Department for Education (2012) Statutory Framework for the Early Years Foundation
Stage. Available at:
(Accessed: 17 October 2013).
• You must support your claims with relevant academic
• You need to compare opposing viewpoints
• Excellent citing and referencing!
• Avoid emphatic unsupported statements
• Present evidence accurately without relying on personal
description and opinion
• Think about your structure, you need a clear introduction
Use Of Evidence
Play is very important in early years
development. My thinking about play has
been influenced by my school experience
and the work of many educationalists,
psychologists, researchers and practitioners
and much has been written about how
young children learn and how adults can
support this learning.
Descriptive or Analytical
Quality observations are embedded in all EYFS practice
and should be used every day to present an accurate
picture of the individual child. Observations are essential
to capturing the uniqueness of all children. They are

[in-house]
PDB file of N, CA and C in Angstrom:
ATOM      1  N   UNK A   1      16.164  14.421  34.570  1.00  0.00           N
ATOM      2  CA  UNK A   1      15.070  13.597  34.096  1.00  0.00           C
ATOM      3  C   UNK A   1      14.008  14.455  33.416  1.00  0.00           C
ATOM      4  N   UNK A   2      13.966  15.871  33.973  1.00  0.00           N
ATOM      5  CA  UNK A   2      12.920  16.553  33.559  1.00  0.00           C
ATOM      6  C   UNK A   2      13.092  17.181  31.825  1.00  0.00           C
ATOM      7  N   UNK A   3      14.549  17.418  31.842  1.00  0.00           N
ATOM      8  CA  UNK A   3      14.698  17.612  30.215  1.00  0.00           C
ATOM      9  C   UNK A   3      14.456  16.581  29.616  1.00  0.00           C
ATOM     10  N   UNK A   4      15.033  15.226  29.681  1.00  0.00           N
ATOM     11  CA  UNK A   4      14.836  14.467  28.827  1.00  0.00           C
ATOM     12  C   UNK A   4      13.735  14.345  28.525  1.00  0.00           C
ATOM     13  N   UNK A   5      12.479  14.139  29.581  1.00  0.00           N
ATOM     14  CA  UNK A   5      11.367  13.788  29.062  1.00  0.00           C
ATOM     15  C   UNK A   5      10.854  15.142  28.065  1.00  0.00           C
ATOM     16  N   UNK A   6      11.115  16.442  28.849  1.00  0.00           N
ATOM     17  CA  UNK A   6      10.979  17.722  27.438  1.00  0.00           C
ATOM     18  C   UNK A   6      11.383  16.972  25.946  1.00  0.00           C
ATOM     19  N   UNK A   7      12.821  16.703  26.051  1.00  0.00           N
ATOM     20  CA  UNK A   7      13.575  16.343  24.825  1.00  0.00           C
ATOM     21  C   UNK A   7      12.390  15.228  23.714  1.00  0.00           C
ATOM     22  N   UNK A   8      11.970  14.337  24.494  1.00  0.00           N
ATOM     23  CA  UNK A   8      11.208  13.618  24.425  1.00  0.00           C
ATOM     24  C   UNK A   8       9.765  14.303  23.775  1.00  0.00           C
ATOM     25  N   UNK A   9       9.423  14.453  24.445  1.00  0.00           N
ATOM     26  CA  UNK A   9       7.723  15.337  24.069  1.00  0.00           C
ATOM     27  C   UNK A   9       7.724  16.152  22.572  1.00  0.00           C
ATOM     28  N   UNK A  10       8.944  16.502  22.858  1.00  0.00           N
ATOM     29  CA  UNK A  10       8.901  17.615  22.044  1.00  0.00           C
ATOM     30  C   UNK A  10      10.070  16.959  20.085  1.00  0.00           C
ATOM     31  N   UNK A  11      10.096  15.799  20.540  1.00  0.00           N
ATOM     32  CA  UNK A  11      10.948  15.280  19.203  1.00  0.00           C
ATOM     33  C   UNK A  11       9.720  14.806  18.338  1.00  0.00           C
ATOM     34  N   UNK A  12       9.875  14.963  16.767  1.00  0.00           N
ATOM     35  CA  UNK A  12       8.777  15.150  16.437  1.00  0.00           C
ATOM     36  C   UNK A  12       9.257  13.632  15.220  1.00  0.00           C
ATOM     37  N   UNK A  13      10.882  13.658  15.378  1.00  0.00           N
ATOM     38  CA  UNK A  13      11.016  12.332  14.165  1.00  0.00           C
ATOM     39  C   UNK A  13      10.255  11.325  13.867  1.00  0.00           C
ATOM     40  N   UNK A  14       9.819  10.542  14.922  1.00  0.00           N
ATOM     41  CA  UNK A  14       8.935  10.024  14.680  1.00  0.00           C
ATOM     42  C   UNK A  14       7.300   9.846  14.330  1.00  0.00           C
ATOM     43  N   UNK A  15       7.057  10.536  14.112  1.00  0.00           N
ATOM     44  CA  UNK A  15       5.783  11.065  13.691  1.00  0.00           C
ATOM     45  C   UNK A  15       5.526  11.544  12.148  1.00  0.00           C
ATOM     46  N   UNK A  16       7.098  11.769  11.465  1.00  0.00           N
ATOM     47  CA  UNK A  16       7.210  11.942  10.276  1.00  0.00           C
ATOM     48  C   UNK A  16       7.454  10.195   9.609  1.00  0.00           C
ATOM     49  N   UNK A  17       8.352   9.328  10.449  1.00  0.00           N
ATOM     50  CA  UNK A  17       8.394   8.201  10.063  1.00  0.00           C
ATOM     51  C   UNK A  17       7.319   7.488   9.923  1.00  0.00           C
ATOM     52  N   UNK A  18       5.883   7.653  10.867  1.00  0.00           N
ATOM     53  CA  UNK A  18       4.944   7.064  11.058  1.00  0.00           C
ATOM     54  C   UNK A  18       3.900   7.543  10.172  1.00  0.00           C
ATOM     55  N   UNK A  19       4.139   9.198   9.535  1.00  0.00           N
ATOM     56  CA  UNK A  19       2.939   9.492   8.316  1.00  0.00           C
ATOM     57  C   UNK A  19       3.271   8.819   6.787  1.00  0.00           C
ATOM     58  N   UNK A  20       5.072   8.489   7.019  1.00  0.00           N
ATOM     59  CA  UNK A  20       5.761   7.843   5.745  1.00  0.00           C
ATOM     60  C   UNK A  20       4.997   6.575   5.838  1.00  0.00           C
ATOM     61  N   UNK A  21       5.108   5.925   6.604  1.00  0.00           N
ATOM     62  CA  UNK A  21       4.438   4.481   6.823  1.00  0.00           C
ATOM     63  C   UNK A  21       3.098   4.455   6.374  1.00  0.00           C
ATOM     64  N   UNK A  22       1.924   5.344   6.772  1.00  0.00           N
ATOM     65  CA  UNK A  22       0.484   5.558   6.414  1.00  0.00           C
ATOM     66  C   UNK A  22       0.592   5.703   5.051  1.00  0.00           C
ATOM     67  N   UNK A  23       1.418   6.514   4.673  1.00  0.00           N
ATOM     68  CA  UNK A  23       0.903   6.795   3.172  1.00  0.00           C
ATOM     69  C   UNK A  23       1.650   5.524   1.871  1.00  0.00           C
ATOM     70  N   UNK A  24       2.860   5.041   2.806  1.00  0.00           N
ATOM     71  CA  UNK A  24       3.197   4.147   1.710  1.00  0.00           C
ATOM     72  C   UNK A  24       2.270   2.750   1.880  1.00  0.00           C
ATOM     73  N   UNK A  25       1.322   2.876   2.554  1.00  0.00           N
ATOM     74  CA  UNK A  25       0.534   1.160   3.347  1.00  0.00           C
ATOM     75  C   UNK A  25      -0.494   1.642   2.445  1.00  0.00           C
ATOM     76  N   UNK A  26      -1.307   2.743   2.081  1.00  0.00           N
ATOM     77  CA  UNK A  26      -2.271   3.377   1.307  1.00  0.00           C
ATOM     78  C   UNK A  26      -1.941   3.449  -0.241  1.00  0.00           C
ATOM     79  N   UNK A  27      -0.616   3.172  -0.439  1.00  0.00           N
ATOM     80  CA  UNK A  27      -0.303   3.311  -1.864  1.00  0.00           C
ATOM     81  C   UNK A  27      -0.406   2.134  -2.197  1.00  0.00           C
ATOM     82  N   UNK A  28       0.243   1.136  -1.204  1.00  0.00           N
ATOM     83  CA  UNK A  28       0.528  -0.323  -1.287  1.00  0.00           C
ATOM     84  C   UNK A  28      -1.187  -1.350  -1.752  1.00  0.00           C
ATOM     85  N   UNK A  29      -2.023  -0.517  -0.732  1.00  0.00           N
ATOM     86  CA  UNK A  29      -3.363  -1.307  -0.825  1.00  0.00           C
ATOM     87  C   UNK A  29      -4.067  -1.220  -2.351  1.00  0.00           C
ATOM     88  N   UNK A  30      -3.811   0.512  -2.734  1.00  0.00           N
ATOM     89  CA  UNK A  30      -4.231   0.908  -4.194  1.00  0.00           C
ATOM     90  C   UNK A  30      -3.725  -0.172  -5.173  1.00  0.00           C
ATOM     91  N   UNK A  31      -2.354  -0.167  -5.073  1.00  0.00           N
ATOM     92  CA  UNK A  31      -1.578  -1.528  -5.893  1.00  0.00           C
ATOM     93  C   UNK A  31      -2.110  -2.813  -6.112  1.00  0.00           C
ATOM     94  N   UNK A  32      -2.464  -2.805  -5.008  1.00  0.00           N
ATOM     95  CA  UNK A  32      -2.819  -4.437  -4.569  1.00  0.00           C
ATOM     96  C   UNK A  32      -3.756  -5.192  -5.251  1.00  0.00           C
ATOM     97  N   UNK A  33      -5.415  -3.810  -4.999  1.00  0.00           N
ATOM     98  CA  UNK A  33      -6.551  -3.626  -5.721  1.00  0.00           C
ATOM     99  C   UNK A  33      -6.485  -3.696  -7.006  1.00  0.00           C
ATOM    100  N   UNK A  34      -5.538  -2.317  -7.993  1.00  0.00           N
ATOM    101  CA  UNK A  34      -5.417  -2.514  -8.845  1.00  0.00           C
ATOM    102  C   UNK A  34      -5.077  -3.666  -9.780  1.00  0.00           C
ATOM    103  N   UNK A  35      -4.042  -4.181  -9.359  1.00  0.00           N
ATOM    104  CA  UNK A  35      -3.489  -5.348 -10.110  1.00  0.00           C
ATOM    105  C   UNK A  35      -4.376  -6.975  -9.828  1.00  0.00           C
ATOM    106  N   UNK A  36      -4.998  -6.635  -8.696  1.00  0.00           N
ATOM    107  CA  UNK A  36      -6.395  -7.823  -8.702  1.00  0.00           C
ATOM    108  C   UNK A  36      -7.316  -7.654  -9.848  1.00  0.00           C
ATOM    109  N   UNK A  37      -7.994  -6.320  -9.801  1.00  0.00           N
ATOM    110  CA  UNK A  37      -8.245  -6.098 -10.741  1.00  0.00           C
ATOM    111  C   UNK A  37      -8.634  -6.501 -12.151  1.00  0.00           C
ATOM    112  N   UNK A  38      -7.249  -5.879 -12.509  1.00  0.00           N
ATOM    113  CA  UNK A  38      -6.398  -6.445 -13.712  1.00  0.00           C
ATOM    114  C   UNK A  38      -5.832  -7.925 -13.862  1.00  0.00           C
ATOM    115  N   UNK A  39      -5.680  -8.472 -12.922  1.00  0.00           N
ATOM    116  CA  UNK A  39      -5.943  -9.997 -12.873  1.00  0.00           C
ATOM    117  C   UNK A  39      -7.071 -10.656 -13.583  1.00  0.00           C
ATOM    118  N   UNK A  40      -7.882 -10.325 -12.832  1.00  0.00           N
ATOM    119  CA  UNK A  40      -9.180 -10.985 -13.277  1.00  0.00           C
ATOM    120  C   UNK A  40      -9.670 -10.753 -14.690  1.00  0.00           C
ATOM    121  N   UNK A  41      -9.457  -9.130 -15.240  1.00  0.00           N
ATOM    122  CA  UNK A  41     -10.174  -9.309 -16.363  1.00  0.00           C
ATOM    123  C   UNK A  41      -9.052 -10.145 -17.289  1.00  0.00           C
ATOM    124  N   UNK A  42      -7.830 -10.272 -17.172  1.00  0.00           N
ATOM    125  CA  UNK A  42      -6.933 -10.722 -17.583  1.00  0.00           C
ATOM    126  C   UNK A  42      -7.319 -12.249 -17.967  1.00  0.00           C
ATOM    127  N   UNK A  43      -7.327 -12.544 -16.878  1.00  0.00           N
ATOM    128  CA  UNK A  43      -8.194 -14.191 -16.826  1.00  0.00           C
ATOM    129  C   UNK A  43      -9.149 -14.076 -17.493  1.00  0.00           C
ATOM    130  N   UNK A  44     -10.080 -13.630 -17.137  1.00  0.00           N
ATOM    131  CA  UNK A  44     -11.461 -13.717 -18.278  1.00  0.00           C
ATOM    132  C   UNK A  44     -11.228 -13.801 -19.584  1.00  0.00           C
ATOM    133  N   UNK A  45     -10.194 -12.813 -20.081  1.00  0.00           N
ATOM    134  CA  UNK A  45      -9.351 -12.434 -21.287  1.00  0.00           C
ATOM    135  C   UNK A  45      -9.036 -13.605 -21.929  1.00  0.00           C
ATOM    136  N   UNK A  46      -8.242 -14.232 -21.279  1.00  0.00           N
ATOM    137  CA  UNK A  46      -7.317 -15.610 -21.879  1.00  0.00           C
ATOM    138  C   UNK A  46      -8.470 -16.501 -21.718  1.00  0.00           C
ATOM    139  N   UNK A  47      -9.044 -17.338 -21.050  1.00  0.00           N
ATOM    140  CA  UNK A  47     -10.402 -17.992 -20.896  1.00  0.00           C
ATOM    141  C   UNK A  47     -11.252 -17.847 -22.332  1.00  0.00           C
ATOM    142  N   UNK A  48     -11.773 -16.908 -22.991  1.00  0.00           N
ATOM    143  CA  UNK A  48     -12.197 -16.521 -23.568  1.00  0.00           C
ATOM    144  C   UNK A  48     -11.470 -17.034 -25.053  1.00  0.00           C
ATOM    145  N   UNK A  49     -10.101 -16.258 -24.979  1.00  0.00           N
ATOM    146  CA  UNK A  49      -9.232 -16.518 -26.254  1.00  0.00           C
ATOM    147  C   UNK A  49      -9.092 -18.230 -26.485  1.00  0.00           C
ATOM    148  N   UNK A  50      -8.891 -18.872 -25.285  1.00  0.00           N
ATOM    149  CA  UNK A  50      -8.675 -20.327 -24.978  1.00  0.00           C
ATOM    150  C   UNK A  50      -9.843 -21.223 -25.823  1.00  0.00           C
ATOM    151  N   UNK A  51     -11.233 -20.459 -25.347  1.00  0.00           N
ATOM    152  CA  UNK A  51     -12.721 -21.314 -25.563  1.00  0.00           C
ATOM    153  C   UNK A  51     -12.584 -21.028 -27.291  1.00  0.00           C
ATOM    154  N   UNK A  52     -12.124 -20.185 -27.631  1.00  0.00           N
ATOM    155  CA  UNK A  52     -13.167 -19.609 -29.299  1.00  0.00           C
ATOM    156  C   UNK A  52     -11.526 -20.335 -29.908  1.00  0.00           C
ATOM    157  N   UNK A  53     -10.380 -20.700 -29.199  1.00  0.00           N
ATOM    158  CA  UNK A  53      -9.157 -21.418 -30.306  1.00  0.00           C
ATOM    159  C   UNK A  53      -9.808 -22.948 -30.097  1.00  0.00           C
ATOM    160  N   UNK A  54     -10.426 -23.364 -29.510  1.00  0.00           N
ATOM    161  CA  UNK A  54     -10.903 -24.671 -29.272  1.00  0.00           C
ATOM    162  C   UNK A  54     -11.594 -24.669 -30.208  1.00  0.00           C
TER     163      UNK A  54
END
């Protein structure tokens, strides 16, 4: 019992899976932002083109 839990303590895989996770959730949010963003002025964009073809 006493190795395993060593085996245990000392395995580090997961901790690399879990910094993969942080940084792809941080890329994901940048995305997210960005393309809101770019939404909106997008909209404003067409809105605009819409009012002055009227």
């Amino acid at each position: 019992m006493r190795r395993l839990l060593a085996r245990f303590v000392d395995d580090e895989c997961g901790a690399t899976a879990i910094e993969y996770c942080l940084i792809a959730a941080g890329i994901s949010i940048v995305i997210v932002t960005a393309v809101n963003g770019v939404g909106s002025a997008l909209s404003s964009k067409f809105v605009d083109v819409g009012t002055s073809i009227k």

purposeful and informative and capture what children
know, what they can do and what interests them.
Observations should happen across the school day and
encompass all areas of learning. It is imperative to
complete observations in different environments such as
during independent play and taking part through everyday
play. The observations are key in understanding the
relationships children develop with their peers and adults.
Good observation in the Early Years Foundation Stage (EYFS) is
key to ensuring that children’s learning is effective and that they
make good progress towards the early learning goals.
Observation ‘involves practitioners observing children to
understand their level of achievement, interests and learning
styles, and then to shape learning experiences for each child
reflecting those observations.’ (DfE, 2012).
This is showing the importance of observation and how teachers
should adapt the activities they plan in response to the children.
The teacher must plan individualised learning opportunities to
reflect these observations. This is shown here ‘Observation also
provides opportunities to gauge children’s needs and so more
accurately plan next steps in their learning’. (Early Years
Developing Opposing Viewpoints
• Simple, clear structure
• Introduction 5%
• Main Body 80%
• Conclusion 15%
• Short sentences and clear paragraphs
• Avoid contractions (e.g. can’t, isn’t)
• Accurate spelling, punctuation & grammar
• Avoid 1st
person (very restricted use)
Specifically aligned to student assignments
Excellent liaison with lecturers
Students armed with transferrable skills
Raises the LiSS profile (and our credibility)